Both study groups received educational and counseling sessions in their homes. The intervention group was provided with additional instruction in the use of guided imagery and was encouraged to practice this imagery at least once per day with a 20-minute audio-taped exercise for reinforcement. The repeated measures included smoking rates (cigarettes per day) that were measured and confirmed through corroborating friends and family.
At 24-months after the intervention, smoking abstinence rates were significantly higher for the guided health imagery intervention group (26% abstinence rate versus 12% abstinence rate for the placebo-control group).
Guided imagery was an effective intervention for long-term smoking cessation and abstinence in adult smokers.
To describe sexual abstinence from the perspective of abstinent African American female adolescents.
Data were collected from 14 sexually abstinent, African American adolescent girls during two semi-structured interviews. Data were collected using the life history method and were analyzed in the style of narrative analysis.
This analysis indicated four themes in descriptions of abstinence: limited information, categorization of sexual behaviors, activities that lead to intercourse, and abstinence as a self-determined choice. For most participants, "having sex" referred to heterosexual vaginal intercourse and being abstinent meant that one chose to refrain from intercourse.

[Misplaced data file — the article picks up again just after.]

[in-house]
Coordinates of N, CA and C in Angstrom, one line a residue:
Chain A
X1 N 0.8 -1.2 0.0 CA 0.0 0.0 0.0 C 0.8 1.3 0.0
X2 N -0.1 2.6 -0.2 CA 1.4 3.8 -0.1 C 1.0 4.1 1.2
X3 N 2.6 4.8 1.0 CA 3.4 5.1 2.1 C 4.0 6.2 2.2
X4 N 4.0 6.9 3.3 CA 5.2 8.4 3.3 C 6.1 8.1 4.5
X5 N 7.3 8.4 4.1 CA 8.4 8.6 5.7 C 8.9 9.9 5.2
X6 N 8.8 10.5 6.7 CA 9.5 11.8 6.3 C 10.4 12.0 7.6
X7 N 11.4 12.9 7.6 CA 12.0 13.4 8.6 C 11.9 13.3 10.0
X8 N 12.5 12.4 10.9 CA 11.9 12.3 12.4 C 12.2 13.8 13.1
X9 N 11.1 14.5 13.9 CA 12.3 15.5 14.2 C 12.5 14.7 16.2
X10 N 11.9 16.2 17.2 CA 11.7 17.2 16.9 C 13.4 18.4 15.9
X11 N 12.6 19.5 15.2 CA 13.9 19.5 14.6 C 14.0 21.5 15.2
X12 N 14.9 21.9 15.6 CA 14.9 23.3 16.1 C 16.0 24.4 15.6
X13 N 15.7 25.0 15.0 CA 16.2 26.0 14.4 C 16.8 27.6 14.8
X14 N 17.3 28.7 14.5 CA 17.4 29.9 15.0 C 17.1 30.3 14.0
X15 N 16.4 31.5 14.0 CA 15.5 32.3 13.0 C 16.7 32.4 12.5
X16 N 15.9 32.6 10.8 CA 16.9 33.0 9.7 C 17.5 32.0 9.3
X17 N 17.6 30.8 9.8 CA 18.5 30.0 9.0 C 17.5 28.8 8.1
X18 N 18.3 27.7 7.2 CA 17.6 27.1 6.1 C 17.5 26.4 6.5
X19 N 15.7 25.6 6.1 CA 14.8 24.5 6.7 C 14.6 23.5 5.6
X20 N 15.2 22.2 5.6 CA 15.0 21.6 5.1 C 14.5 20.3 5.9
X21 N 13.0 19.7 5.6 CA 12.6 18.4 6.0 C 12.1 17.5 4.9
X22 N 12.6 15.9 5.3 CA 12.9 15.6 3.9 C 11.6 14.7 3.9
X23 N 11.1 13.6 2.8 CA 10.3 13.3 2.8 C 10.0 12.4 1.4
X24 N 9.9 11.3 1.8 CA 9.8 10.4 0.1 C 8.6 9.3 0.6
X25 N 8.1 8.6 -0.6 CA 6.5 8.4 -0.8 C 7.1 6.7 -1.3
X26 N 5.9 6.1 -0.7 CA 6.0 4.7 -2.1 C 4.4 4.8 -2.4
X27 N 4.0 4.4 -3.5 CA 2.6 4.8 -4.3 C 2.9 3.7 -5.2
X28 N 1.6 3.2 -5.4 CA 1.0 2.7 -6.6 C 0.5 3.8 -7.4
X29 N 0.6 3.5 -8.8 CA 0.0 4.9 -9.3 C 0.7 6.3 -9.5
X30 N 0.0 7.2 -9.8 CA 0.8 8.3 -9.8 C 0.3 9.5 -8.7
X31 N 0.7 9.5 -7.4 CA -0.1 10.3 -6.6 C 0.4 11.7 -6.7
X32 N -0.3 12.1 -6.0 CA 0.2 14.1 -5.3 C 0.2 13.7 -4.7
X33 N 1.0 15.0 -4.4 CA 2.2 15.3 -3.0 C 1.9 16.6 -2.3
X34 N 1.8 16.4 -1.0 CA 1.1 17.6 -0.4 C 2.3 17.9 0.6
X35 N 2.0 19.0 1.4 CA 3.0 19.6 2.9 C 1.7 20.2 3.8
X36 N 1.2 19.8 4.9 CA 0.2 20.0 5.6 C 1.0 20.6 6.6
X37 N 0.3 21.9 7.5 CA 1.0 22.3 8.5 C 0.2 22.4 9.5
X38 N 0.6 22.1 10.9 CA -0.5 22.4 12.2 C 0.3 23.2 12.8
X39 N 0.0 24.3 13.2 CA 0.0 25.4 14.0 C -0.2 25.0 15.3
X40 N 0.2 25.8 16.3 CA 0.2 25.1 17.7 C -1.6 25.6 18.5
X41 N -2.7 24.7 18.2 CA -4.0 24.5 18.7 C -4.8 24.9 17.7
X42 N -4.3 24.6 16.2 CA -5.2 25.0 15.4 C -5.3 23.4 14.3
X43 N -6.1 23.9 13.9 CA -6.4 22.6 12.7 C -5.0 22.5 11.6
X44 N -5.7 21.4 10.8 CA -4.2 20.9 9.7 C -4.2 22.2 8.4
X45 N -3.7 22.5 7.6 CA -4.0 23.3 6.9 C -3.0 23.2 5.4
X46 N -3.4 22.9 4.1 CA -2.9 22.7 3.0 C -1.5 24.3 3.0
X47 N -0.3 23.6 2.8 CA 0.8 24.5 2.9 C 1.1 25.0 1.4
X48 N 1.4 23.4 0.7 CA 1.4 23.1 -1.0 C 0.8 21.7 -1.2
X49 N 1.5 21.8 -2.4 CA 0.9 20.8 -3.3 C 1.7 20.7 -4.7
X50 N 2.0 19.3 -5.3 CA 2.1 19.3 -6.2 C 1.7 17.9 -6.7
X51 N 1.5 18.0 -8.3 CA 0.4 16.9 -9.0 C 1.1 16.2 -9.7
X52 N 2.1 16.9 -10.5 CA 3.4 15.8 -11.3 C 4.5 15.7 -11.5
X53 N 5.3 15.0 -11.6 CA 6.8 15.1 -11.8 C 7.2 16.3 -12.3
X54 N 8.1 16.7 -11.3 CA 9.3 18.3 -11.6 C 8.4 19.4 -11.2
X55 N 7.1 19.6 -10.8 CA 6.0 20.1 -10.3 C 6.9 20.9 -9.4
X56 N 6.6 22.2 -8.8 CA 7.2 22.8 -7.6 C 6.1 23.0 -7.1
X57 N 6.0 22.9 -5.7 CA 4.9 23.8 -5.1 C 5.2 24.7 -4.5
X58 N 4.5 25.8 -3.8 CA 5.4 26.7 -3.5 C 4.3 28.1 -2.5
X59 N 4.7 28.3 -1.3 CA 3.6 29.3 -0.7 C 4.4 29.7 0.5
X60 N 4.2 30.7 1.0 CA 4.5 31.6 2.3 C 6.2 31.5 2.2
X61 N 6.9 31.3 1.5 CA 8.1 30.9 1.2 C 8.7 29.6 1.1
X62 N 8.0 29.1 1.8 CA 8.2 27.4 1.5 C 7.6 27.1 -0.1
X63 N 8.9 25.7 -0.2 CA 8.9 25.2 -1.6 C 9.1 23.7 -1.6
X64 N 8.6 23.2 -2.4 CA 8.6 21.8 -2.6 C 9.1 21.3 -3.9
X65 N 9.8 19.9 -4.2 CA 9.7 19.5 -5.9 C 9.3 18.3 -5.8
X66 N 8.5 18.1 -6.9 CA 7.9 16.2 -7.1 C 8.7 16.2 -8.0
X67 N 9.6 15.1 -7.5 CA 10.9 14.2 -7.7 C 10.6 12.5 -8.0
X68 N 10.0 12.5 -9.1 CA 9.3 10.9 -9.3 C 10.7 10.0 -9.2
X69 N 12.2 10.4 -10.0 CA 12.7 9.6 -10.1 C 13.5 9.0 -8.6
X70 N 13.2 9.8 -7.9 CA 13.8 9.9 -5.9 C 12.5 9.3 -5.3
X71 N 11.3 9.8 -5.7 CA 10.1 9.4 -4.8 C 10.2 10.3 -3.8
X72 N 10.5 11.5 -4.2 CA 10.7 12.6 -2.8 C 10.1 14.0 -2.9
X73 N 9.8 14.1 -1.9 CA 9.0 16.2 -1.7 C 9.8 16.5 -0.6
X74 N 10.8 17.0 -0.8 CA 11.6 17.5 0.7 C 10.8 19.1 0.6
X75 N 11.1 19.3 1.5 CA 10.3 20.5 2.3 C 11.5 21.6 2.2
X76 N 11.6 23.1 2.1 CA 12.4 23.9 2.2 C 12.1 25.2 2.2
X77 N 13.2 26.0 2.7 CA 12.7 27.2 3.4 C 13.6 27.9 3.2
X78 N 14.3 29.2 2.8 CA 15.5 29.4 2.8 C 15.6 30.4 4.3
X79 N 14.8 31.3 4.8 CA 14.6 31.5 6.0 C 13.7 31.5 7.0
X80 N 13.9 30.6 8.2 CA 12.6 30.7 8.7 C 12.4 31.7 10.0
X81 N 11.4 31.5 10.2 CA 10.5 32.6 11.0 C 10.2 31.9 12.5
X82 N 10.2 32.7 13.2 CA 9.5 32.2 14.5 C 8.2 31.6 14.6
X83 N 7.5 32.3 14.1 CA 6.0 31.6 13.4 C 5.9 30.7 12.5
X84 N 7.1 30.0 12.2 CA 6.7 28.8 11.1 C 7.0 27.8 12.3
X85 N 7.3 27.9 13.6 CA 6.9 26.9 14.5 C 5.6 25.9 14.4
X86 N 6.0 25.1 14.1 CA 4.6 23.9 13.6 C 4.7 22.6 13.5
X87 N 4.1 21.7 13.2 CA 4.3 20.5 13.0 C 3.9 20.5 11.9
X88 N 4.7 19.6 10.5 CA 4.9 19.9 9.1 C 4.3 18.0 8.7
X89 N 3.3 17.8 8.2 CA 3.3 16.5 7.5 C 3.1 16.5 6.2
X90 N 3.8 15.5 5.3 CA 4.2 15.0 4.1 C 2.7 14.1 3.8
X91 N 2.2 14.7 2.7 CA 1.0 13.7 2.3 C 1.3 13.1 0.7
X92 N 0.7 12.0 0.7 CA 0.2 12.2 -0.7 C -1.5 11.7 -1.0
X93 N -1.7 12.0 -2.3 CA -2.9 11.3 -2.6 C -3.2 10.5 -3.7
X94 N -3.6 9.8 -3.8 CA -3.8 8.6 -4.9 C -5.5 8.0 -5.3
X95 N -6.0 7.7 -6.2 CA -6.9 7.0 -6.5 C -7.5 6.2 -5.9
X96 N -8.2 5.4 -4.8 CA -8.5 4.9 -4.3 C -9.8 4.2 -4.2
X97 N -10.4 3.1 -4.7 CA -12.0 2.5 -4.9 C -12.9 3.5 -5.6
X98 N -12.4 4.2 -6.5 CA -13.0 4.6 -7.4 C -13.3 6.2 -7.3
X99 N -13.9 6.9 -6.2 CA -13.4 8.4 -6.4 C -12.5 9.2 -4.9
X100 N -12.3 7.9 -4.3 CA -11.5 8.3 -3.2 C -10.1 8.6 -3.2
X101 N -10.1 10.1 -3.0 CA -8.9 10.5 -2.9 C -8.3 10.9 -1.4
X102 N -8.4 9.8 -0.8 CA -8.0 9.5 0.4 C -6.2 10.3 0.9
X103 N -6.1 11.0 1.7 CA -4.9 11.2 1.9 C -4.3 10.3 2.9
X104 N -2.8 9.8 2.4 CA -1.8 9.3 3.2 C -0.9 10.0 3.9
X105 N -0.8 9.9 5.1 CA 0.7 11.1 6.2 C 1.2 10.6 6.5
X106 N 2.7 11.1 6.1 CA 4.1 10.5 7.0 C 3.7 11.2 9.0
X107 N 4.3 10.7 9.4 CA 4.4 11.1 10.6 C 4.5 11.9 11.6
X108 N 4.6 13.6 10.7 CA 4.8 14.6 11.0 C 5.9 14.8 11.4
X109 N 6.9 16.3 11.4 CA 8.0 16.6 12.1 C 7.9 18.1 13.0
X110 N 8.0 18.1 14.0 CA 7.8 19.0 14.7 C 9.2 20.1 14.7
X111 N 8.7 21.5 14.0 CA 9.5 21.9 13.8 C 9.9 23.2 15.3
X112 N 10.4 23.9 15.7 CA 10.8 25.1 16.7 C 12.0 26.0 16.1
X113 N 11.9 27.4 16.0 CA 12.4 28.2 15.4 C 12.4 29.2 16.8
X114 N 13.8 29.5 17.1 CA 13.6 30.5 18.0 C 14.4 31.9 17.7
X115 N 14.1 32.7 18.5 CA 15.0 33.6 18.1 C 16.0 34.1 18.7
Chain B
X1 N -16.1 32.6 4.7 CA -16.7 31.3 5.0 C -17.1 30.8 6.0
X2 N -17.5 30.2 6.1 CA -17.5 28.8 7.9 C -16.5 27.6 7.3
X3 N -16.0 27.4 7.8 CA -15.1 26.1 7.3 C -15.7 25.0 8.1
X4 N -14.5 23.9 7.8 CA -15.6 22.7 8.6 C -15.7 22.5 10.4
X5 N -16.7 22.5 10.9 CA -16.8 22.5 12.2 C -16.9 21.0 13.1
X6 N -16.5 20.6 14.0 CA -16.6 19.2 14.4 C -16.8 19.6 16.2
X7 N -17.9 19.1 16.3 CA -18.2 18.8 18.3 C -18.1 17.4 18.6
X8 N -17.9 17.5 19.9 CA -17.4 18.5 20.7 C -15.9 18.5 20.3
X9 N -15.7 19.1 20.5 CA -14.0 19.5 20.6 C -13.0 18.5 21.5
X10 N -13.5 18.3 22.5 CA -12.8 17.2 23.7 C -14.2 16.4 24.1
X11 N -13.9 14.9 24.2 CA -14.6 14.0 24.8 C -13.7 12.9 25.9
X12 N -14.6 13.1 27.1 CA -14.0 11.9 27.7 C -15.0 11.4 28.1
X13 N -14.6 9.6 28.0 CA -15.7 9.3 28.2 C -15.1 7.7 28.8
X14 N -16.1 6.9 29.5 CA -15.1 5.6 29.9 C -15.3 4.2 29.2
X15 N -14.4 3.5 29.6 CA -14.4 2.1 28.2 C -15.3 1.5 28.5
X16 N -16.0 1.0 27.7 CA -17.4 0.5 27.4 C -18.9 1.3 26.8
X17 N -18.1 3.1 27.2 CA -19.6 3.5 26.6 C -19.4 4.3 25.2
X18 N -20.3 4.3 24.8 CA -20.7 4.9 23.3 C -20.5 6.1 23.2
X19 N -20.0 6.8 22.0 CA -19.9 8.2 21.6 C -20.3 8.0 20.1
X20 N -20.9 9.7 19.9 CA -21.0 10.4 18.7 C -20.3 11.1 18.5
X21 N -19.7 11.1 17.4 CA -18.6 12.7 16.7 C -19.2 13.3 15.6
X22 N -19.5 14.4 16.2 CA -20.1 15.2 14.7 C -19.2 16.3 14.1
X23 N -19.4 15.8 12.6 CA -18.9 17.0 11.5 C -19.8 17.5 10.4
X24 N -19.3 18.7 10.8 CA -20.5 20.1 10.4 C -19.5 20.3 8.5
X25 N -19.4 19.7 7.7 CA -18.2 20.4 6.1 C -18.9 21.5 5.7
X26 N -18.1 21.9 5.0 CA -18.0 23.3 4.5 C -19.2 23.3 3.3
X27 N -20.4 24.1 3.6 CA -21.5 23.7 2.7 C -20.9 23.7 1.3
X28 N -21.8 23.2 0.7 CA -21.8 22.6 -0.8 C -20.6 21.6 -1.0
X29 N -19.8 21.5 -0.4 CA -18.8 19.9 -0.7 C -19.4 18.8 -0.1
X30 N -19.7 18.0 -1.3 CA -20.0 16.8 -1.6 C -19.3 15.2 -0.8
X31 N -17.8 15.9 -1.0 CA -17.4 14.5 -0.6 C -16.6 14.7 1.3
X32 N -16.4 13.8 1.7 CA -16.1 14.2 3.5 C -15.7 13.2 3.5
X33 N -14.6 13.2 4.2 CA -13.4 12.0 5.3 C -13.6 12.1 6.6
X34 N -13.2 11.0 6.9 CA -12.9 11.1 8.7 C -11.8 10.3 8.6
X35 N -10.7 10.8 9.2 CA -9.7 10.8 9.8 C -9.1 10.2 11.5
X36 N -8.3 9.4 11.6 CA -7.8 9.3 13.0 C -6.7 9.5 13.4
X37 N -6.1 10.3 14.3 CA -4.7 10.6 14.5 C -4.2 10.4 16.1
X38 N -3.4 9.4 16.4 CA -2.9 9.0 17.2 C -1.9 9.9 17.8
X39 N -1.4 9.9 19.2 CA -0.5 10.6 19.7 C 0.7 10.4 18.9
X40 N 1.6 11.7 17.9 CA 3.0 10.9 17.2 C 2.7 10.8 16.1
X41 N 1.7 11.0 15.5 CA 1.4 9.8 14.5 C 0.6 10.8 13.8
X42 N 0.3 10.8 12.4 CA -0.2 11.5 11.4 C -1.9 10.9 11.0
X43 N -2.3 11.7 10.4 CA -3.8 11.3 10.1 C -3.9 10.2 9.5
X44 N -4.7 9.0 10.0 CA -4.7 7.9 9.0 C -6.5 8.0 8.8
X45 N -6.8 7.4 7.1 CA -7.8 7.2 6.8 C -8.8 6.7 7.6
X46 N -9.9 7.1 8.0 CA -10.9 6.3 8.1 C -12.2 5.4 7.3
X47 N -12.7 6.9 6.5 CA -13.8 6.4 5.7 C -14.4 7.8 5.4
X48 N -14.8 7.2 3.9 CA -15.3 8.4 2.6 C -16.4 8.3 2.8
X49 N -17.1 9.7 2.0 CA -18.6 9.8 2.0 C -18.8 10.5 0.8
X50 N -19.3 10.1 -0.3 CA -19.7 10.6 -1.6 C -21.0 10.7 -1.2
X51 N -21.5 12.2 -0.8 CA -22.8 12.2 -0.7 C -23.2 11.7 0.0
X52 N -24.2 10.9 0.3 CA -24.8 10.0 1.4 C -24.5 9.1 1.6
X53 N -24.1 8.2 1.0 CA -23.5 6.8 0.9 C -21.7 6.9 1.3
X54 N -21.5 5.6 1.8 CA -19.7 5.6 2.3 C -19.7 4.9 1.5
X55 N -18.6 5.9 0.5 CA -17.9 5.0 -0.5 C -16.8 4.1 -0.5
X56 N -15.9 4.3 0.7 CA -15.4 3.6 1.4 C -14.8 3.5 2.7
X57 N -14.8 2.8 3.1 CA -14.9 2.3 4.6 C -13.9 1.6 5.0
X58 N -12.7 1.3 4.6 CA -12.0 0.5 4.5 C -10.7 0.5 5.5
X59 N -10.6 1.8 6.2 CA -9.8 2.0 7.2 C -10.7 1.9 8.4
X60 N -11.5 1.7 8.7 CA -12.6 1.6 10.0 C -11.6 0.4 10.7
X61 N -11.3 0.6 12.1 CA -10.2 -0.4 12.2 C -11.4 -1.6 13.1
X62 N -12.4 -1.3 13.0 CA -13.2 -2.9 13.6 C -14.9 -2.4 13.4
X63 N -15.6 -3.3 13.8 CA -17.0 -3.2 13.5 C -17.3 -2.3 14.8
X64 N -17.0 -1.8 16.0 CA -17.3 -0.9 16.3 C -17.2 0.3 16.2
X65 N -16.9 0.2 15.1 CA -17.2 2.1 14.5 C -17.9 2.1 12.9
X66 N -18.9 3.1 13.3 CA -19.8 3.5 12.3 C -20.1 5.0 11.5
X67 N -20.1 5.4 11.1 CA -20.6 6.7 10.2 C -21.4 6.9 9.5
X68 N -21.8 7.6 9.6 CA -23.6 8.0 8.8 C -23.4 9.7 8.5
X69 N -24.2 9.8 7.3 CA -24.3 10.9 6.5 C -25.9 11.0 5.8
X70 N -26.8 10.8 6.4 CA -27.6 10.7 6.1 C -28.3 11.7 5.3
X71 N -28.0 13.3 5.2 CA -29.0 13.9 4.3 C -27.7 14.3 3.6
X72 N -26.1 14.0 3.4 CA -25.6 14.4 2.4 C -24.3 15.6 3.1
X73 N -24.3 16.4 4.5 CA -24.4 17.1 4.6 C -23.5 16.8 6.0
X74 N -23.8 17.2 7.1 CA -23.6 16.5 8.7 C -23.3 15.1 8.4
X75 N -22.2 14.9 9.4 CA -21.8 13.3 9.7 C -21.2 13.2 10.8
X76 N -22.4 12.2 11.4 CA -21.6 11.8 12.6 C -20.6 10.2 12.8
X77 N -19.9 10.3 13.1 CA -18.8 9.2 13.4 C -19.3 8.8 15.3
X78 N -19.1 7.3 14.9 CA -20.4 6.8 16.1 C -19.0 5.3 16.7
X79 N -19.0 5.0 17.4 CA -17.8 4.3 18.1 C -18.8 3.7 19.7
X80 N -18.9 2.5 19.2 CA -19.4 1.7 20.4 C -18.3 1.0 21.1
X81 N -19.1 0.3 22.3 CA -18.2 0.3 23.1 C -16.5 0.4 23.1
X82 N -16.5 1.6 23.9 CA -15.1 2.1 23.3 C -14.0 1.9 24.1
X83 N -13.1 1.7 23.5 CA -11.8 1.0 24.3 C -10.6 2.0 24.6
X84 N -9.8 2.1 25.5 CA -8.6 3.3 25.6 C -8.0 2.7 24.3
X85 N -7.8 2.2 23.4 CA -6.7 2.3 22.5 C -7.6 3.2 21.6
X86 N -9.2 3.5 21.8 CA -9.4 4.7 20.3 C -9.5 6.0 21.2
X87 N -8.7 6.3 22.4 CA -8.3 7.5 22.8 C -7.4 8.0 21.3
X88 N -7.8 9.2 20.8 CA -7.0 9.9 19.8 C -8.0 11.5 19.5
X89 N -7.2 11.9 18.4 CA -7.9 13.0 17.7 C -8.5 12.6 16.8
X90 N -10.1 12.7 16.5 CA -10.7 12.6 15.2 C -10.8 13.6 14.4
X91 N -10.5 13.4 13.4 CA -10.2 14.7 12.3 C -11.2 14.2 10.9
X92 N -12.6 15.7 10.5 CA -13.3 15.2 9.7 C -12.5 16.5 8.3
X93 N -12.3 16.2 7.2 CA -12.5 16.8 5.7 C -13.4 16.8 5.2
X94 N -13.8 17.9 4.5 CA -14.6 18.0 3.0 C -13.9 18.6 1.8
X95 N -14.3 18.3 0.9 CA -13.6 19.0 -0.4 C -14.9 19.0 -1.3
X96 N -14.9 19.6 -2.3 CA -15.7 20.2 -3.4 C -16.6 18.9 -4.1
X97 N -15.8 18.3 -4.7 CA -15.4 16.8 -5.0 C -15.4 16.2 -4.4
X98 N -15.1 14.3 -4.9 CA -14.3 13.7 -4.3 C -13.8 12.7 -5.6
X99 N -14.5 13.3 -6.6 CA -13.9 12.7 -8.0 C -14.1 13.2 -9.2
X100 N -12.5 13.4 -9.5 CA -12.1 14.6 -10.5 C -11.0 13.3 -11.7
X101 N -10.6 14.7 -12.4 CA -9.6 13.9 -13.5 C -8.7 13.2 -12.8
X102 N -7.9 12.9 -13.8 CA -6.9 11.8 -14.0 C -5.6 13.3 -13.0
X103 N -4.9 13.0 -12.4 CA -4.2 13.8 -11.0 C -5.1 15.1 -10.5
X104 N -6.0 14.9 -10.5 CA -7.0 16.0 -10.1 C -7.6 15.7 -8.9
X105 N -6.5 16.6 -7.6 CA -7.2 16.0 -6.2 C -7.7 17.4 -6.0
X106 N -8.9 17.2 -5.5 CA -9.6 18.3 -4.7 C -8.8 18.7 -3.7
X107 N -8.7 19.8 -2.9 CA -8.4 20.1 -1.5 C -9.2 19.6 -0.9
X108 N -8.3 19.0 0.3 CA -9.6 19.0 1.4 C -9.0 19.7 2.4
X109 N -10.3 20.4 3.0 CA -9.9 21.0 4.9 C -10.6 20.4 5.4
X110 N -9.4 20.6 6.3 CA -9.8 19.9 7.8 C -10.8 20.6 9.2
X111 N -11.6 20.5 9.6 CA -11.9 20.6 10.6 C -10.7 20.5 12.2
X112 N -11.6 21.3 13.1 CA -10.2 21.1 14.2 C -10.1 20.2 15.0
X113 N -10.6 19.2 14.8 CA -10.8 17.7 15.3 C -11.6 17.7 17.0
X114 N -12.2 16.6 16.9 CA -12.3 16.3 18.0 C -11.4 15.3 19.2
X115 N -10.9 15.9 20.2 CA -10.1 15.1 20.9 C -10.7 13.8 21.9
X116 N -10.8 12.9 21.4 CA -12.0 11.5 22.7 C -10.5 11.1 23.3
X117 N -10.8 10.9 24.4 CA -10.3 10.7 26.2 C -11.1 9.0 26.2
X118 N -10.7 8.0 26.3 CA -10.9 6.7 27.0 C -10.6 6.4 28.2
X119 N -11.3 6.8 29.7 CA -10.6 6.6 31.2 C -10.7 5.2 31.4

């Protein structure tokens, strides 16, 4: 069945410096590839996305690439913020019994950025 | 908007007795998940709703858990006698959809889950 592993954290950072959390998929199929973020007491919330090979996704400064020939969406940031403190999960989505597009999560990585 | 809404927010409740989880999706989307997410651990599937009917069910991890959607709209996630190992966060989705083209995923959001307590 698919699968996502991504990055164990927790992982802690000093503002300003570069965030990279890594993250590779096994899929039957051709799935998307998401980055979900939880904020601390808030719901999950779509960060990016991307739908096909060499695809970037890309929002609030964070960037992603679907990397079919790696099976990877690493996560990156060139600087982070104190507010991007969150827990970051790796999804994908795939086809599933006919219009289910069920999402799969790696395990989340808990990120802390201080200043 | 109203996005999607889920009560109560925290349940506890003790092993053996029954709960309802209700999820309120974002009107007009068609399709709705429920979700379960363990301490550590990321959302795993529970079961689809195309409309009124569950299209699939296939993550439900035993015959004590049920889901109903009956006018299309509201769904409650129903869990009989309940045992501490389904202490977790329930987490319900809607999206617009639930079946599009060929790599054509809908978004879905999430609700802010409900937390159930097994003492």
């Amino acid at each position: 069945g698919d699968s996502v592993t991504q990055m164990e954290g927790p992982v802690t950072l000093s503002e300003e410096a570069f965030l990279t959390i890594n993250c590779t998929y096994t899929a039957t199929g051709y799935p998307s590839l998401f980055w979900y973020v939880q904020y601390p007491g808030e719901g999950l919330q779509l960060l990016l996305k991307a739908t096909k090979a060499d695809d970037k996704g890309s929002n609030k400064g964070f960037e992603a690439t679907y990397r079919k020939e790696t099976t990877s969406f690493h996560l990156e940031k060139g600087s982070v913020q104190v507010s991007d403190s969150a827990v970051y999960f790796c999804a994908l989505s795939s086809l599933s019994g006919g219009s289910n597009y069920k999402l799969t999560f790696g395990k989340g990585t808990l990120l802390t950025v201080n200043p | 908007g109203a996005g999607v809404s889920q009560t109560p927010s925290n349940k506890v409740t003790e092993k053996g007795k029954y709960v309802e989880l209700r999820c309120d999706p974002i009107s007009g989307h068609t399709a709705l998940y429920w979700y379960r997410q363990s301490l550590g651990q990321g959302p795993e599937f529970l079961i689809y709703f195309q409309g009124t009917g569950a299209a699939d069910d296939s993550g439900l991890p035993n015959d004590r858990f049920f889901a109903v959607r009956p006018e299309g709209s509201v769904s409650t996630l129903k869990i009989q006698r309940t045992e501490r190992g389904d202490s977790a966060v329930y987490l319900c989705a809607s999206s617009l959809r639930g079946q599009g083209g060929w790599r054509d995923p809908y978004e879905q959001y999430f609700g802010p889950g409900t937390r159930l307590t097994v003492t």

The participants' limited definition of abstinence might lead them to unknowingly put themselves at risk by engaging in other forms of genital sexual activities. They may think that they are protected because they believe that they are practicing abstinence.
(a) To examine the relations among processes of change, decisional balance, self-efficacy, perceptions of personal power, and relationship power to stage of change (SOC) for sexual abstinence behavior, and (b) to identify the important explanatory factors of SOC for sexual abstinence among adolescent virgins who were dating steady boyfriends.
A cross-sectional survey. Female adolescents (N=500) who were dating steady boyfriends and had not had sexual experience in the past were selected.
An anonymous, self-administered questionnaire was used with parts concerning: age, processes of change for sexual abstinence, decisional balance for sexual abstinence, self-efficacy for sexual abstinence, perceptions of personal power, perceptions of relationship power, and SOC for sexual abstinence.